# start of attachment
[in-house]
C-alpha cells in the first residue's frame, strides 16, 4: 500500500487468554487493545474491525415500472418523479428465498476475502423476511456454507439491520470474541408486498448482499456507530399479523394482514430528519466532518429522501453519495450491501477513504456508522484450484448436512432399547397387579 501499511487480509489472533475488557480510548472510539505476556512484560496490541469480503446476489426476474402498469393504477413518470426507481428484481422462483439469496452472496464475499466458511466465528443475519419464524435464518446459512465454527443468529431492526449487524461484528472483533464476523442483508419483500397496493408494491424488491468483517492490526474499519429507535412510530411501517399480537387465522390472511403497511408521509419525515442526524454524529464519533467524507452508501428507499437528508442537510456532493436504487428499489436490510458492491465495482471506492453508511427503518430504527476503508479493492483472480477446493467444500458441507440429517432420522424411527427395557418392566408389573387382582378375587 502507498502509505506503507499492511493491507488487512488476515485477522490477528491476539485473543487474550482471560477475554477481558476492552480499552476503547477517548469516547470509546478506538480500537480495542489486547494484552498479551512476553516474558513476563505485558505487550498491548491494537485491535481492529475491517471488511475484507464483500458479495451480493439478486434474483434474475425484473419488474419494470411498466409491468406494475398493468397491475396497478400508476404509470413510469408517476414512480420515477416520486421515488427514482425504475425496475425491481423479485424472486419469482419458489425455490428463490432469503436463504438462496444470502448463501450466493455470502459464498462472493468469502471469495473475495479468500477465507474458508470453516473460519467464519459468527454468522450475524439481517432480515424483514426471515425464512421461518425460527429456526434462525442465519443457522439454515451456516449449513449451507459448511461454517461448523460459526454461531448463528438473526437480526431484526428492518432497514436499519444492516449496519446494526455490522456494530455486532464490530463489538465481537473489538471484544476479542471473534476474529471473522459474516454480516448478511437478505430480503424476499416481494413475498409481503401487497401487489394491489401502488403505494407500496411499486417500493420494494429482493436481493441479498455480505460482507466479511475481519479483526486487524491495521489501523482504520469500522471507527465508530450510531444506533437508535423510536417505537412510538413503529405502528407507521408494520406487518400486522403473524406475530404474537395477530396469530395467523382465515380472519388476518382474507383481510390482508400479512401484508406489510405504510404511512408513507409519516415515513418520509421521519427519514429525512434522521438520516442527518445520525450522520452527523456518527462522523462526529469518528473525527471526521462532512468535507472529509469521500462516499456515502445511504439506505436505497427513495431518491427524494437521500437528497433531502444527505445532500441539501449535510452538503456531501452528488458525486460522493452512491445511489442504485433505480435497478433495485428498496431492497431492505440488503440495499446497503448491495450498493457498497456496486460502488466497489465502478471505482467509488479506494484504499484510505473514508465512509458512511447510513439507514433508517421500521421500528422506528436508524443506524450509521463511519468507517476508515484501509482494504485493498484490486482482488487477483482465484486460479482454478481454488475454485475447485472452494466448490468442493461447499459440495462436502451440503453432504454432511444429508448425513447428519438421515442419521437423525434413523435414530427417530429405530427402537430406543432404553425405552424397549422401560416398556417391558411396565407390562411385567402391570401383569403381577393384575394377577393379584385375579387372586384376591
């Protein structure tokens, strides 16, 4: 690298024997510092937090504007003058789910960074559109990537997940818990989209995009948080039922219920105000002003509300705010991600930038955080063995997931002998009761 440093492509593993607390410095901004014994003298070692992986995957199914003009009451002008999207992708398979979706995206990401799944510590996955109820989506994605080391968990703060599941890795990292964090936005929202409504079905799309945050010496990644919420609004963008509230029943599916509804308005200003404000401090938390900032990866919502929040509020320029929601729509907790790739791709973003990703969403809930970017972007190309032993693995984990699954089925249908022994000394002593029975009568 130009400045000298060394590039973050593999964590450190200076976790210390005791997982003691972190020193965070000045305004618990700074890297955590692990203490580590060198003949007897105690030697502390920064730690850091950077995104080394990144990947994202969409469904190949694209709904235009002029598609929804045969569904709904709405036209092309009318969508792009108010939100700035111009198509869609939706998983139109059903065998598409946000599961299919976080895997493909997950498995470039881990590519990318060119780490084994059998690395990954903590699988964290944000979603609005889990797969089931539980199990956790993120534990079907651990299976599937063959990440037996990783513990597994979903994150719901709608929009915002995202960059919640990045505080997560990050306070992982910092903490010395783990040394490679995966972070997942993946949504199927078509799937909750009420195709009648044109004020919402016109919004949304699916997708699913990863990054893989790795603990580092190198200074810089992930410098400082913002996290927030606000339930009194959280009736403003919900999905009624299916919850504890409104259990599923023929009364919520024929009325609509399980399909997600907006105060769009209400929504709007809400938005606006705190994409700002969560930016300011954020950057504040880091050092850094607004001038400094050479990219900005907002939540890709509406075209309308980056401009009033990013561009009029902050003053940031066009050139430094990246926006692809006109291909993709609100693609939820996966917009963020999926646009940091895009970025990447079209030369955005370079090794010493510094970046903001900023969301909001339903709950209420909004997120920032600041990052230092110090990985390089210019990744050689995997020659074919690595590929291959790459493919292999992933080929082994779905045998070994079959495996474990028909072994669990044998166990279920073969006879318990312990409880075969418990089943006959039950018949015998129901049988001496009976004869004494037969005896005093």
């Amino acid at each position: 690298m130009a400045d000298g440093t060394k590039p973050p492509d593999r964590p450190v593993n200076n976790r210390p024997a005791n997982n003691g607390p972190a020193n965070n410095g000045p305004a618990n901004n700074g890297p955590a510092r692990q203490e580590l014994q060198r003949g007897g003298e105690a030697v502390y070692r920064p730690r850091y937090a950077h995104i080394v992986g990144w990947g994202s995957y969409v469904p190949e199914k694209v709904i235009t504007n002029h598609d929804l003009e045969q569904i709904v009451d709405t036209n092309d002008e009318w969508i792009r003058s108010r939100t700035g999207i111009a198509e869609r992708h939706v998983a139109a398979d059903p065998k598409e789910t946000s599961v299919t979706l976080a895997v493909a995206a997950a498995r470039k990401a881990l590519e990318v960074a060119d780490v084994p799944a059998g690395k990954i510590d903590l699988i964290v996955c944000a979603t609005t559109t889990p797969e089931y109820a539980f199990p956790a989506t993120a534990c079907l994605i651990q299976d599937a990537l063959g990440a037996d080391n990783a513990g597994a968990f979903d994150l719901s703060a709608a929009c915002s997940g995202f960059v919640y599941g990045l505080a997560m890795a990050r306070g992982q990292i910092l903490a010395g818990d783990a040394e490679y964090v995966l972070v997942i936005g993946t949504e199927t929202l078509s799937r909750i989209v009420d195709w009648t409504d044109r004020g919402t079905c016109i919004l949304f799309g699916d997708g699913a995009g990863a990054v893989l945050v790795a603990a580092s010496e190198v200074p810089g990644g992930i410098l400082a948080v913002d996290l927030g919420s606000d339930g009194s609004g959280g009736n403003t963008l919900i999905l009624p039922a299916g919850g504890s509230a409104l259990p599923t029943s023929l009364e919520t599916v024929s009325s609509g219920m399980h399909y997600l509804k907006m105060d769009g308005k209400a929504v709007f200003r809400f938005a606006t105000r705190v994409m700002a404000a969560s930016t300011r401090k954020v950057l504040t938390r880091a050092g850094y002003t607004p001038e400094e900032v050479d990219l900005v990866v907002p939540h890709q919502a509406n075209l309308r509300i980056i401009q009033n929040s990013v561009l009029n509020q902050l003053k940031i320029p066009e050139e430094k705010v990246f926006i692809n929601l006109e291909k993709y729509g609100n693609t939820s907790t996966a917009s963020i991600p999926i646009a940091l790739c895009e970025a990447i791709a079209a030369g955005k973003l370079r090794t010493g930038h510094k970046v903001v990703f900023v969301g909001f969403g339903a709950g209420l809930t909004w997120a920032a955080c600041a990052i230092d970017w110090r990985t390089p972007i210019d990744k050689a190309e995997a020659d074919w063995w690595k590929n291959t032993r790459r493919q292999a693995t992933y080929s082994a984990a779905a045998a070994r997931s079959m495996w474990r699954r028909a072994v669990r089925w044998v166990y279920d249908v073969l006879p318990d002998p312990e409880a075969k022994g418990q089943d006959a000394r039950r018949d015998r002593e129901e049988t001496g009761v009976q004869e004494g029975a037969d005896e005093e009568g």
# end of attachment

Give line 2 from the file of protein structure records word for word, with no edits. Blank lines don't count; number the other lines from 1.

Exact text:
C-alpha cells in the first residue's frame, strides 16, 4: 500500500487468554487493545474491525415500472418523479428465498476475502423476511456454507439491520470474541408486498448482499456507530399479523394482514430528519466532518429522501453519495450491501477513504456508522484450484448436512432399547397387579 501499511487480509489472533475488557480510548472510539505476556512484560496490541469480503446476489426476474402498469393504477413518470426507481428484481422462483439469496452472496464475499466458511466465528443475519419464524435464518446459512465454527443468529431492526449487524461484528472483533464476523442483508419483500397496493408494491424488491468483517492490526474499519429507535412510530411501517399480537387465522390472511403497511408521509419525515442526524454524529464519533467524507452508501428507499437528508442537510456532493436504487428499489436490510458492491465495482471506492453508511427503518430504527476503508479493492483472480477446493467444500458441507440429517432420522424411527427395557418392566408389573387382582378375587 502507498502509505506503507499492511493491507488487512488476515485477522490477528491476539485473543487474550482471560477475554477481558476492552480499552476503547477517548469516547470509546478506538480500537480495542489486547494484552498479551512476553516474558513476563505485558505487550498491548491494537485491535481492529475491517471488511475484507464483500458479495451480493439478486434474483434474475425484473419488474419494470411498466409491468406494475398493468397491475396497478400508476404509470413510469408517476414512480420515477416520486421515488427514482425504475425496475425491481423479485424472486419469482419458489425455490428463490432469503436463504438462496444470502448463501450466493455470502459464498462472493468469502471469495473475495479468500477465507474458508470453516473460519467464519459468527454468522450475524439481517432480515424483514426471515425464512421461518425460527429456526434462525442465519443457522439454515451456516449449513449451507459448511461454517461448523460459526454461531448463528438473526437480526431484526428492518432497514436499519444492516449496519446494526455490522456494530455486532464490530463489538465481537473489538471484544476479542471473534476474529471473522459474516454480516448478511437478505430480503424476499416481494413475498409481503401487497401487489394491489401502488403505494407500496411499486417500493420494494429482493436481493441479498455480505460482507466479511475481519479483526486487524491495521489501523482504520469500522471507527465508530450510531444506533437508535423510536417505537412510538413503529405502528407507521408494520406487518400486522403473524406475530404474537395477530396469530395467523382465515380472519388476518382474507383481510390482508400479512401484508406489510405504510404511512408513507409519516415515513418520509421521519427519514429525512434522521438520516442527518445520525450522520452527523456518527462522523462526529469518528473525527471526521462532512468535507472529509469521500462516499456515502445511504439506505436505497427513495431518491427524494437521500437528497433531502444527505445532500441539501449535510452538503456531501452528488458525486460522493452512491445511489442504485433505480435497478433495485428498496431492497431492505440488503440495499446497503448491495450498493457498497456496486460502488466497489465502478471505482467509488479506494484504499484510505473514508465512509458512511447510513439507514433508517421500521421500528422506528436508524443506524450509521463511519468507517476508515484501509482494504485493498484490486482482488487477483482465484486460479482454478481454488475454485475447485472452494466448490468442493461447499459440495462436502451440503453432504454432511444429508448425513447428519438421515442419521437423525434413523435414530427417530429405530427402537430406543432404553425405552424397549422401560416398556417391558411396565407390562411385567402391570401383569403381577393384575394377577393379584385375579387372586384376591